Ms. magazine  -- more than a magazine a movement

SIGN UP FOR MS. DIGEST, JOBS, NEWS AND ALERTS

FEMINIST WIRE NEWSBRIEFS

ABOUT
SEE CURRENT ISSUE
SHOP MS. STORE
MS. IN THE CLASSROOM
FEMINIST DAILY WIRE
FEMINIST RESOURCES
PRESS
JOBS AT MS.
READ BACK ISSUES
CONTACT
RSS (XML)
 
feminist wire | daily newsbriefs

September-03-02

Golf Tournament Host Refuses To End Sex Discrimination

In an effort to evade a request from the National Council of Women’s Organizations to eliminate discrimination against women at their exclusive Augusta, Georgia golf club, the host of next year’s Master’s golf tournament has cancelled corporate sponsorship and will instead shoulder the estimated $7 million cost of the national tournament. Hootie Johnson, chairman of Augusta National, announced this weekend that the club will cancel the three sponsors – Citigroup, IBM and Coca-Cola – in order to "protect" the companies from NCWO’s campaign to require the club to admit women members, while in effect shielding the club from any pressures from the three companies to eliminate current discriminatory practices.

In response, Martha Burk, chairwoman of the NCWO, an organization of 160 women’s groups - including the Feminist Majority – with a total membership of close to 6 million, announced that the NCWO would be asking CBS not to air the tournament unless the club agrees to admit women as members. "I think if I were in charge at CBS, I’d take a hard look at how this is going to look to my consuming public," Burk told the Atlanta Journal-Constitution. "I’m going to be taking to them about airing something that is clearly underwriting discrimination." If that doesn’t work, Burk plans to appeal to the employers of the club’s 300 members. "There’s only one end to the story," Burk told the Journal-Constitution. "It doesn’t matter what they do or when they do it; we are always going to be in the picture."

Beginning in June, Johnson lashed out at the NCWO after Burk sent him a letter that stated: "We know that Augusta National and the sponsors of the Masters do not want to be viewed as entities that tolerate discrimination against any group, including women." In reply, Johnson wrote in a three-page statement: "Our membership alone decides our membership – not any outside group with its own agenda. The message delivered to us was clearly coercive…We will not be bullied, threatened or intimidated. We do not intend to become a trophy in their display case."

While the PGA Tour and the US Golf Association have not held tournaments at clubs that have discriminatory membership practices since 1990 when appeals from civil rights organizations caused several corporations to cancel advertising on ABC and ESPN for the PGA Championship that was to be held at an Alabama club that did not admit African-American members – the Masters does not have to comply with these rules because it is not an official PGA event. However, the tournament’s earnings do count toward the Tour’s money standings.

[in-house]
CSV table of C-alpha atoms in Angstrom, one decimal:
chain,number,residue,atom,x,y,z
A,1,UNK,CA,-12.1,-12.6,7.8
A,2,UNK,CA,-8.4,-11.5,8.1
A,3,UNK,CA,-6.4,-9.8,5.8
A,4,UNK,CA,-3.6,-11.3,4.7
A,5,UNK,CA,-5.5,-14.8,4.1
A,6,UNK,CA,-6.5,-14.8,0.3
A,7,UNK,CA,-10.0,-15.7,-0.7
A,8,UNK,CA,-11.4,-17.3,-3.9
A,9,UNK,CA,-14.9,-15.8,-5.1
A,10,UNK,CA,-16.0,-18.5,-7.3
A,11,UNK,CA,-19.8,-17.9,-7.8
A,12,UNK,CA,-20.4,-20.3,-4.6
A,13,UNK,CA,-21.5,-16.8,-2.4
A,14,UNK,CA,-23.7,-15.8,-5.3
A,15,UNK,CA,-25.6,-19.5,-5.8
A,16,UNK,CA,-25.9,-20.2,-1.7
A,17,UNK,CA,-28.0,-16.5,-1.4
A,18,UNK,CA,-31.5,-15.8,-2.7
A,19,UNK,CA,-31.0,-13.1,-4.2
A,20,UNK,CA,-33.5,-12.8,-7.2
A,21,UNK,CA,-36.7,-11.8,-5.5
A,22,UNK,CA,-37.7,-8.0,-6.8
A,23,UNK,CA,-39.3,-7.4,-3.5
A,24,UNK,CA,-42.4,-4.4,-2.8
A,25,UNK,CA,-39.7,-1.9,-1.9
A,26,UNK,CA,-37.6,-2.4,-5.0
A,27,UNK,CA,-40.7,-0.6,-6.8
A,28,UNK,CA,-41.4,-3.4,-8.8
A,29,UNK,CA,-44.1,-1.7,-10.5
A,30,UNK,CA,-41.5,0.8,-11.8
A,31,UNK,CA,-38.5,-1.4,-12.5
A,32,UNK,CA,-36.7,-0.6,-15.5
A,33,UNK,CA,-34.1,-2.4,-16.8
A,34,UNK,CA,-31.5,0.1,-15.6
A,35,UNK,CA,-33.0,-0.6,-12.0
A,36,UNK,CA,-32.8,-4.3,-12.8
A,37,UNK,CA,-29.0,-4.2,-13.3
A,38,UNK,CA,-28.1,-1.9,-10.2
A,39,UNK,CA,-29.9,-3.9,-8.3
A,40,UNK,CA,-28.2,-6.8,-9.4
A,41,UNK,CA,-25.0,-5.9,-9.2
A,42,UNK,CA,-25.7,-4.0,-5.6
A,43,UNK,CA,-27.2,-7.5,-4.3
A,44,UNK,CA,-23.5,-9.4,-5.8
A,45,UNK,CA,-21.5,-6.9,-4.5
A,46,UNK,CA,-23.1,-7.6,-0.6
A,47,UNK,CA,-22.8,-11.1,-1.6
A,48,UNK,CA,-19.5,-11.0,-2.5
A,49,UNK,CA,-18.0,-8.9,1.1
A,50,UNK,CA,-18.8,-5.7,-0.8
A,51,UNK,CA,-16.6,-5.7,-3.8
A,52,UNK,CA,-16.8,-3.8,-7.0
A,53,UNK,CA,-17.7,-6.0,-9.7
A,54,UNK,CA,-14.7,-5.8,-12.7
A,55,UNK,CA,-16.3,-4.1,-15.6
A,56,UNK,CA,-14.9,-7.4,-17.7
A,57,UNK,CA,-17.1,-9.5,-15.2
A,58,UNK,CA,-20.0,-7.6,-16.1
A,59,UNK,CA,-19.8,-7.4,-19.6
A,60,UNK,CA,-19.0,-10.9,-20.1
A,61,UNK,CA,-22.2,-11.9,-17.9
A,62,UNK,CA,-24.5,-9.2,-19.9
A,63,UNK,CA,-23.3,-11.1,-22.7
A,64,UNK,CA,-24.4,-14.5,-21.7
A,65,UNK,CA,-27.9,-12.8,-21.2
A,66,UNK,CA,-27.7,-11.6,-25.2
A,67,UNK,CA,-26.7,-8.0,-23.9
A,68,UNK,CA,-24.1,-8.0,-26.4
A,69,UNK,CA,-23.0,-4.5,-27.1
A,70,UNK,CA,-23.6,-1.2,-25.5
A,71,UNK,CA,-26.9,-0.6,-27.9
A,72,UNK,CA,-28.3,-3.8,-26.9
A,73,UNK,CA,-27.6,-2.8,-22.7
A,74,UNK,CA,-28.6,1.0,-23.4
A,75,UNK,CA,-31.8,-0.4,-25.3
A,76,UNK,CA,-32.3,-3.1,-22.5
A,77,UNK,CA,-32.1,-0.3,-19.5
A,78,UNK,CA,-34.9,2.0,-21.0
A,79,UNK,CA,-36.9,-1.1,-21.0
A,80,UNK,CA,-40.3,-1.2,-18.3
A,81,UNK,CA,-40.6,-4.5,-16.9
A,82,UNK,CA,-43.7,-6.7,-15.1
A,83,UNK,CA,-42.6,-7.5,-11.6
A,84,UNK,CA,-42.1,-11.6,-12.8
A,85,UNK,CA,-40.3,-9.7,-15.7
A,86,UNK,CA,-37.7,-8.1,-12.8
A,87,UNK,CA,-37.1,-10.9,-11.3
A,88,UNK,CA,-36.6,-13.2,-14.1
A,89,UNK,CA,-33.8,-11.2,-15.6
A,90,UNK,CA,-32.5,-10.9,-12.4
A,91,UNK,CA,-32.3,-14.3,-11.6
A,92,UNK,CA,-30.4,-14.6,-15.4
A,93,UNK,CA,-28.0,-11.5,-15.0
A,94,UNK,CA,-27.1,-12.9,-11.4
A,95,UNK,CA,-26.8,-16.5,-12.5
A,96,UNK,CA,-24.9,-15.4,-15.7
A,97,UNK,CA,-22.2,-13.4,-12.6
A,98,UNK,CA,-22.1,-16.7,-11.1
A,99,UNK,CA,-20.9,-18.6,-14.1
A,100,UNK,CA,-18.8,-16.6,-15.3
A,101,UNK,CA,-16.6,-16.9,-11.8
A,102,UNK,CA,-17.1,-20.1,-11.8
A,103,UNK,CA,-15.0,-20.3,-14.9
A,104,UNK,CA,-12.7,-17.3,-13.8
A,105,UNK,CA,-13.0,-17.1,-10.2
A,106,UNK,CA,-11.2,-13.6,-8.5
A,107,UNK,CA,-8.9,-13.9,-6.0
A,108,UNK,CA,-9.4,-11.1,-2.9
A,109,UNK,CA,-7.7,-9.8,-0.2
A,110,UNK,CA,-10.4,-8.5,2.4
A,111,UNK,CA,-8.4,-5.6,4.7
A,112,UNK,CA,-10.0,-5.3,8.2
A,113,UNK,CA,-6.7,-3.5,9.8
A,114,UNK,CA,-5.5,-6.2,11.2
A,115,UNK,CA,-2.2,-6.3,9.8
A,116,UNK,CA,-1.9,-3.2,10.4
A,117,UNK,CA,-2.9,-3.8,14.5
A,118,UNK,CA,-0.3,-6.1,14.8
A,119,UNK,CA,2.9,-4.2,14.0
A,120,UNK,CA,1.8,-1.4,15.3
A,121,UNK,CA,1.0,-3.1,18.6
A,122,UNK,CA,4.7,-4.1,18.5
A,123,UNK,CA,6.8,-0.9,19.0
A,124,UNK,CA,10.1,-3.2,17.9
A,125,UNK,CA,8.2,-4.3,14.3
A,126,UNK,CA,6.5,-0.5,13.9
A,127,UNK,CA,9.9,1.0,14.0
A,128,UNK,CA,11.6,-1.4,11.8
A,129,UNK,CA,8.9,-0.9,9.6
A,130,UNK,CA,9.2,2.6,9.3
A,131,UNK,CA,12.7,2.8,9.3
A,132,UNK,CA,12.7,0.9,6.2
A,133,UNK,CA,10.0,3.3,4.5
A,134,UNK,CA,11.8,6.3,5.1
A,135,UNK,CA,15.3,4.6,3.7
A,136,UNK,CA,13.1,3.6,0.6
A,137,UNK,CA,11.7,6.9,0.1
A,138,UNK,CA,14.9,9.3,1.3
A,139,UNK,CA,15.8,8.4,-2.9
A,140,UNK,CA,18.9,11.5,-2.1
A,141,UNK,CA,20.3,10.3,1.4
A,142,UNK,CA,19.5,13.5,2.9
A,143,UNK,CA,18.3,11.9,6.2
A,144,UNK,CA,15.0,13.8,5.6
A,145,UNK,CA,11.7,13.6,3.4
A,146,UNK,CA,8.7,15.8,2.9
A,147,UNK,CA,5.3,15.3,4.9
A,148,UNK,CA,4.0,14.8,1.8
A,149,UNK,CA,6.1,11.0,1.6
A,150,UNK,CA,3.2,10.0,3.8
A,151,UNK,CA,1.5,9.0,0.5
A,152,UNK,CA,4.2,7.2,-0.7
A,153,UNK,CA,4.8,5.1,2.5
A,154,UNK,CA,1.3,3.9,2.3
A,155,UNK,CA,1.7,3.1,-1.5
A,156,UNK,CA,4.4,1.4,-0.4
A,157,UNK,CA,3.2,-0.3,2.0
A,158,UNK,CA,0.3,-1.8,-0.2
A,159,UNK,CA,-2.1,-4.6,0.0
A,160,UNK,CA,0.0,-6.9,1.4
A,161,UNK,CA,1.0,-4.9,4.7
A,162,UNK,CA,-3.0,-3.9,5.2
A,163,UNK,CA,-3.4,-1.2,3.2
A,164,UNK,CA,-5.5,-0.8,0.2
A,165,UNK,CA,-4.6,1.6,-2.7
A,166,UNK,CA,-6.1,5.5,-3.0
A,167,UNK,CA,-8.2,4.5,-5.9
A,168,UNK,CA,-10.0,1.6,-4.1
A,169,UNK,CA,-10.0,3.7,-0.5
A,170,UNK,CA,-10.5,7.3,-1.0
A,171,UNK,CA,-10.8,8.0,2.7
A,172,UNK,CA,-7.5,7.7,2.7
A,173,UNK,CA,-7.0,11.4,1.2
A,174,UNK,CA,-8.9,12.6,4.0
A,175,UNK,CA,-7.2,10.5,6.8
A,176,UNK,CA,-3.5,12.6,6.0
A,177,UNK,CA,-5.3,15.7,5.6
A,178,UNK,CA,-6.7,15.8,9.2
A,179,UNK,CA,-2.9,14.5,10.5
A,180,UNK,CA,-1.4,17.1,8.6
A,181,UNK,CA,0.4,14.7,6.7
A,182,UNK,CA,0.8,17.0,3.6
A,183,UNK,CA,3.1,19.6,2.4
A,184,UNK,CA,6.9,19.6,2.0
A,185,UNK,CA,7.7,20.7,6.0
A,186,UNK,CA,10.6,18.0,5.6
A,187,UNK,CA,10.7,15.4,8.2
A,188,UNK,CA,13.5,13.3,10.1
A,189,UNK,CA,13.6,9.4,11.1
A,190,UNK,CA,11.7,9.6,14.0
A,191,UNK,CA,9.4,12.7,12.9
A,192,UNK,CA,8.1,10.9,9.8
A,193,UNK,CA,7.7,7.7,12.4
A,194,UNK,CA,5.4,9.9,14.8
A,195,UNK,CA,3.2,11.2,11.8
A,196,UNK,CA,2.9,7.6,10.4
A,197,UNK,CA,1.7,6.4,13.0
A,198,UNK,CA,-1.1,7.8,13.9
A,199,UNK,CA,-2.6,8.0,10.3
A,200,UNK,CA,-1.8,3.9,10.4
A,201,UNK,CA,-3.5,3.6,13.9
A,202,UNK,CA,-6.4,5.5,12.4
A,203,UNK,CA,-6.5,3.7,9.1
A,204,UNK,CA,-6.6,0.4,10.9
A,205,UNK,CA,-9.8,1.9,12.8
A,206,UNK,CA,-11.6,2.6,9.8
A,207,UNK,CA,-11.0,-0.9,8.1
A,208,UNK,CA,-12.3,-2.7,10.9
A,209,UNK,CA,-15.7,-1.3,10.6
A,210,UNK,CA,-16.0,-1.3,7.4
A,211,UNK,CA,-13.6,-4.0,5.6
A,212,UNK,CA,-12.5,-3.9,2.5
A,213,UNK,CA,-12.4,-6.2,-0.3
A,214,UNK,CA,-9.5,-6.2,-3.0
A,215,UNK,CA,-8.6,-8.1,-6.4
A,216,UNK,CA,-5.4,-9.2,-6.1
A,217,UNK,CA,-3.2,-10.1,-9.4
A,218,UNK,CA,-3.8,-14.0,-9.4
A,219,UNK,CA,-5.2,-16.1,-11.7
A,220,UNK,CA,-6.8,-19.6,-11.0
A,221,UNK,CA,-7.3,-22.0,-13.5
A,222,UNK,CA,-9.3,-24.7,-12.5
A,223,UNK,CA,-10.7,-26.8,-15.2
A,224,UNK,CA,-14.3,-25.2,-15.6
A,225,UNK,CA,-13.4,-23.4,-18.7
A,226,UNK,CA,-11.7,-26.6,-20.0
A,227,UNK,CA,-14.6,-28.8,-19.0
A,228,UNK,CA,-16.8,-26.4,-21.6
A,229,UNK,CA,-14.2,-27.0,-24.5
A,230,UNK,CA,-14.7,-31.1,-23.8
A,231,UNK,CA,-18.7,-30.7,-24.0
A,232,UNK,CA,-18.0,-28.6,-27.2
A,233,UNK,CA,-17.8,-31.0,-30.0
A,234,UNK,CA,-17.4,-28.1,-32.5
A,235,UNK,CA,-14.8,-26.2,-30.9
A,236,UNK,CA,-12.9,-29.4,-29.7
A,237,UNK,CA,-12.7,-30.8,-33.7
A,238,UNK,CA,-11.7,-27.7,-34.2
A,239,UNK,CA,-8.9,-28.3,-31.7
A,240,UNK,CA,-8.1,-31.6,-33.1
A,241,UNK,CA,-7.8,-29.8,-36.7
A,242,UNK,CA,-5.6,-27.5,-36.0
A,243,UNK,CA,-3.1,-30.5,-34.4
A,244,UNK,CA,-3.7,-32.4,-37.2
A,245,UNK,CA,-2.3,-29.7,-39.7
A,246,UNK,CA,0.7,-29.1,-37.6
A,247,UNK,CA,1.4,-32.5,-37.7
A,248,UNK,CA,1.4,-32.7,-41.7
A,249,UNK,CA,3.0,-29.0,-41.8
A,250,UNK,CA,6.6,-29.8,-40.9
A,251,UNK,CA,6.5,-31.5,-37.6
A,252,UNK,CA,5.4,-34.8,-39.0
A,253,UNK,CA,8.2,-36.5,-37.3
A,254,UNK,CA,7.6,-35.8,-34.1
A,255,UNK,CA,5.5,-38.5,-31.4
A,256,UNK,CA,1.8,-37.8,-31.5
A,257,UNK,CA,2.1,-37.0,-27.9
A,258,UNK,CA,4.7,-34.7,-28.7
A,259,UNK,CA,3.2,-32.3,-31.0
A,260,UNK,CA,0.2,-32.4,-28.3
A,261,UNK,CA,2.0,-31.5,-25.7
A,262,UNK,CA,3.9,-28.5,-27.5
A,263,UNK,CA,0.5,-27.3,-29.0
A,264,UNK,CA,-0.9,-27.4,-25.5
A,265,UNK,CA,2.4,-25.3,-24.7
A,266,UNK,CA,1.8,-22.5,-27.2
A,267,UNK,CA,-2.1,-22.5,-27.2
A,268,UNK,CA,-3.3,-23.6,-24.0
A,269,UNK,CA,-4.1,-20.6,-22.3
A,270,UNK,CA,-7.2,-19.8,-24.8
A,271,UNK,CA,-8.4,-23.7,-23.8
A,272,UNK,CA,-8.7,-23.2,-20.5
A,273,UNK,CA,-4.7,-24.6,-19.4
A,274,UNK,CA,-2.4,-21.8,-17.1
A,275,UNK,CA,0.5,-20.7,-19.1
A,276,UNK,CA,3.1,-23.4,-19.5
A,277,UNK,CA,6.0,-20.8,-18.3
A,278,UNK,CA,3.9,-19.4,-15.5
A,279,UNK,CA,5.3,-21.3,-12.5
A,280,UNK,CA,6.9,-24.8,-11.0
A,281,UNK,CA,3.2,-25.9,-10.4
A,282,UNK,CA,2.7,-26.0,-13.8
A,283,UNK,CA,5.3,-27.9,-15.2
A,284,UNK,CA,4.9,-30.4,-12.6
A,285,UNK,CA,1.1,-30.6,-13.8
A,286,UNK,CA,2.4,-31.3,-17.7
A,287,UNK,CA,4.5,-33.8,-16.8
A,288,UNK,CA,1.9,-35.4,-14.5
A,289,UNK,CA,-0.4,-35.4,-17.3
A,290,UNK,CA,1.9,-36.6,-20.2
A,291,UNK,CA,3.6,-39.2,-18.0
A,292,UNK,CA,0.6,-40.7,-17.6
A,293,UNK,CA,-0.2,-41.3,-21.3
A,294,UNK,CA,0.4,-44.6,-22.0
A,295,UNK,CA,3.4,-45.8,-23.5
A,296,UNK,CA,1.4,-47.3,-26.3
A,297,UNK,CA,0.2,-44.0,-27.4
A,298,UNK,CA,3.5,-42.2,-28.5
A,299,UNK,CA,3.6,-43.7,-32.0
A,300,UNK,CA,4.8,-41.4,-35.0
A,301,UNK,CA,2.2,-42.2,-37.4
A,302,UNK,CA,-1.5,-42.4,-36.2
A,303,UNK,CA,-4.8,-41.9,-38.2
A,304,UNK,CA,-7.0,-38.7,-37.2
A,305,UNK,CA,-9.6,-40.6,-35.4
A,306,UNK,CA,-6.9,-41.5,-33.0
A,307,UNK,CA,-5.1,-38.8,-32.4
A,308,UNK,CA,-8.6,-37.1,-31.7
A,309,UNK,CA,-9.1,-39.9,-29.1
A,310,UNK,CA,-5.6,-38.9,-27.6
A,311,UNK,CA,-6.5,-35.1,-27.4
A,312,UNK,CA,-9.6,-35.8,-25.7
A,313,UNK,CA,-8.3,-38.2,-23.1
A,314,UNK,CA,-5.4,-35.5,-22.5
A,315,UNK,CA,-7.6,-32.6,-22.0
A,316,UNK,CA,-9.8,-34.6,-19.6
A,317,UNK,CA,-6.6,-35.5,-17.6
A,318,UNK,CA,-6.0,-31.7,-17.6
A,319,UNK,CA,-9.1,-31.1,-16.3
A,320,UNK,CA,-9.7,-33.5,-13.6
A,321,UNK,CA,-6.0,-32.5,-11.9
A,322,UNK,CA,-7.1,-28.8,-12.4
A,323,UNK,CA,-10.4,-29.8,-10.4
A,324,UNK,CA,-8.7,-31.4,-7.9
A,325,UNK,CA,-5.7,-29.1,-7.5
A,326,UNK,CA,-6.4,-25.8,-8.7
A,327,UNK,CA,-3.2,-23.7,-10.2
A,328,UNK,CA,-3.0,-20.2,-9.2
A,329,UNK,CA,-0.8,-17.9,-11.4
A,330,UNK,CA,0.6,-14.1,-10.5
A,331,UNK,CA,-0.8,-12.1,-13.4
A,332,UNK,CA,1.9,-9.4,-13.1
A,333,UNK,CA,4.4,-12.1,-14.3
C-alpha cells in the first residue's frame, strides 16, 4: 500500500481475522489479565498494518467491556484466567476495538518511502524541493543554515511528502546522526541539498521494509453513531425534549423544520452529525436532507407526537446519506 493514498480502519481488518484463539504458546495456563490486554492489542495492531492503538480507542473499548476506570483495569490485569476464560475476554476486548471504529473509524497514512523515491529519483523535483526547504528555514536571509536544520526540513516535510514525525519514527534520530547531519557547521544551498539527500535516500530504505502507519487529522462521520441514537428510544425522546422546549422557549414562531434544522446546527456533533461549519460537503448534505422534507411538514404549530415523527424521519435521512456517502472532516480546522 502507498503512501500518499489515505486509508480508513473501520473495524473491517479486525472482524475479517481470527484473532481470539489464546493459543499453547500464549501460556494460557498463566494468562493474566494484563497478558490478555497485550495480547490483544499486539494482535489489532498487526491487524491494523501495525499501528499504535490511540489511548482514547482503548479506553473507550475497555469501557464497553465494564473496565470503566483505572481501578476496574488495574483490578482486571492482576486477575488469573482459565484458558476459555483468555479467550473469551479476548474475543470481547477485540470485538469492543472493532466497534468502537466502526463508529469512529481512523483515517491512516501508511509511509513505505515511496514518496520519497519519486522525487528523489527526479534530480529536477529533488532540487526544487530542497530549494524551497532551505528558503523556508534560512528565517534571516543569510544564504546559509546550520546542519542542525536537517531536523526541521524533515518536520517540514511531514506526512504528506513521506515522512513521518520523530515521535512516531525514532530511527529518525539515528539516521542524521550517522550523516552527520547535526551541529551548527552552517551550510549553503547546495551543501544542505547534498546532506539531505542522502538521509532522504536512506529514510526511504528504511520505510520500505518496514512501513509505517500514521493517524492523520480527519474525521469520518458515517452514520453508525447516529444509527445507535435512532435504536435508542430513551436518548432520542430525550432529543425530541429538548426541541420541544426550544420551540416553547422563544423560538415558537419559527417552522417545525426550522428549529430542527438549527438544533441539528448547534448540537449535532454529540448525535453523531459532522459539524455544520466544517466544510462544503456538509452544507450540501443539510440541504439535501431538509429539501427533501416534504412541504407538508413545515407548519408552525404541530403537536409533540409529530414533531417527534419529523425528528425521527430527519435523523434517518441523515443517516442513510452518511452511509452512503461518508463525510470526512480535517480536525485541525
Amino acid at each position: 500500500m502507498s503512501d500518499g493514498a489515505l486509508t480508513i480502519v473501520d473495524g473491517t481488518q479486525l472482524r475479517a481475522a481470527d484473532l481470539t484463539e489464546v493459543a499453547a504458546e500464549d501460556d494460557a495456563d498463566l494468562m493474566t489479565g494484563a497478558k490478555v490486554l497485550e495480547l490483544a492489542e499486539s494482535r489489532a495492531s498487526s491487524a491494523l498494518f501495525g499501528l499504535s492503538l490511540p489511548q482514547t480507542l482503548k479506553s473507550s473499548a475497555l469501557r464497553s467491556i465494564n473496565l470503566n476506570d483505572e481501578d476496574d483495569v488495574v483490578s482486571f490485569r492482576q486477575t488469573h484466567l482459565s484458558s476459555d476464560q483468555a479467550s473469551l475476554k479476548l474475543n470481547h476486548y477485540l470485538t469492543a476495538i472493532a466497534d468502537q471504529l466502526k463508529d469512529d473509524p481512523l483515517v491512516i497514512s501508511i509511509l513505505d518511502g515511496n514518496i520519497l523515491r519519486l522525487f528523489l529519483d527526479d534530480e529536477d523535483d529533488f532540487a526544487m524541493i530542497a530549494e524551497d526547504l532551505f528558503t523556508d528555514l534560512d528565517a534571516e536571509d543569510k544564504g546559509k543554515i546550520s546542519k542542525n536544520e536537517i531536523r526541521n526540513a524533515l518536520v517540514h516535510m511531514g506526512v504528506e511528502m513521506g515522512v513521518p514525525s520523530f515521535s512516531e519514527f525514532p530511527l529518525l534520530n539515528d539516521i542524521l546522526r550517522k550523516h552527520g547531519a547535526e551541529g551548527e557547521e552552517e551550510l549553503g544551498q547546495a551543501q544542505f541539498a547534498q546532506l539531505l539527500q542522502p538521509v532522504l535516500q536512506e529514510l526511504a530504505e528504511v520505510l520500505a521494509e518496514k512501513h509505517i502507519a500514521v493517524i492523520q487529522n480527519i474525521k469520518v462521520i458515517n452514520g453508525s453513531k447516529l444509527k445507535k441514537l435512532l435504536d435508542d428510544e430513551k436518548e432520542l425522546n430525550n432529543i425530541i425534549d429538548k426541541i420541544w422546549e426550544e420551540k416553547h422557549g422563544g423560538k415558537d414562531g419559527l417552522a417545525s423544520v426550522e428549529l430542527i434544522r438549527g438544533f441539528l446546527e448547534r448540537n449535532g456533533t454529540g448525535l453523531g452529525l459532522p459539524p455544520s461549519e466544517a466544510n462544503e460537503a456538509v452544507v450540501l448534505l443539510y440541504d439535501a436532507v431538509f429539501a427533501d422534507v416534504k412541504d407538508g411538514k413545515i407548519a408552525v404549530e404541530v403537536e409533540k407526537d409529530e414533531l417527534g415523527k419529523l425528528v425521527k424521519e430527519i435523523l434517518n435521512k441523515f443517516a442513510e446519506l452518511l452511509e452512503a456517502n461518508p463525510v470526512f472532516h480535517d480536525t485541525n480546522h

Media Resources: Washington Post 8/31/02, 9/1/02, 9/3/02; New York Times 8/31/02, 9/1/02; Associated Press 8/31/02; USA Today 9/3/02; Atlanta Journal-Constitution 9/1/02


© Feminist Majority Foundation, publisher of Ms. magazine

If you liked this story, consider making a tax-deductible donation to support Ms. magazine.

 

 

Send to a Friend
Their
Your
Comments
(optional)


More Feminist News

8/28/2015 Alaska Court Protects Abortion Access for Low-Income Women - The Alaska Superior Court struck down a state law yesterday that would have severely limited abortion access for low-income women in Alaska. The state's Superior Court also struck down a Department of Health and Social Services regulation that placed narrow specifications on Medicaid coverage for abortions, requiring that Medicaid-funded abortions be determined by a physician to be "medically necessary." Last year, the Center for Reproductive Rights, the American Civil Liberties Union, and Planned Parenthood sued on behalf of the Planned Parenthood of the Great Northwest, claiming that the narrow definition of "medically necessary" arbitrarily established conditions designed to restrict the ability of low-income women to access abortion services. The law was temporarily blocked last July by an Alaskan state court judge. Superior Court Judge John Suddock ordered yesterday that the state be blocked from implementing this regulation, ruling that it placed an undue burden on low-income women seeking abortion services in Alaska. "By providing health care to all poor Alaskans except women who need abortions, the challenged regulation violates the state constitutional guarantee of 'equal rights, opportunities, and protection under the law'," the ruling read. "We applaud the superior court for striing down these cruel restrictions on women's health and rights that violate the Alaska Constitution," said Chris Charbonneau, CEO of Planned Parenthood of the Great Northwest and the Hawaiian Islands. . . .
 
8/27/2015 Los Angeles Mayor Announces Model Gender Equity Directive - On Women's Equality Day Eric Garcetti, the Mayor of Los Angeles, signed a progressive and inclusive executive directive to take a major step toward gender equity for the city and to be a model for other cities. . . .
 
8/26/2015 Saudi Women Prepare to Vote for the First Time - The fight for gender equality is making slow but notable progress in Saudi Arabia, where women will be allowed to vote for the first time in upcoming December elections. This shift in Saudi law came in 2011, when a royal decree announced that women would be allowed to vote and run in local elections beginning in December of 2015. . . .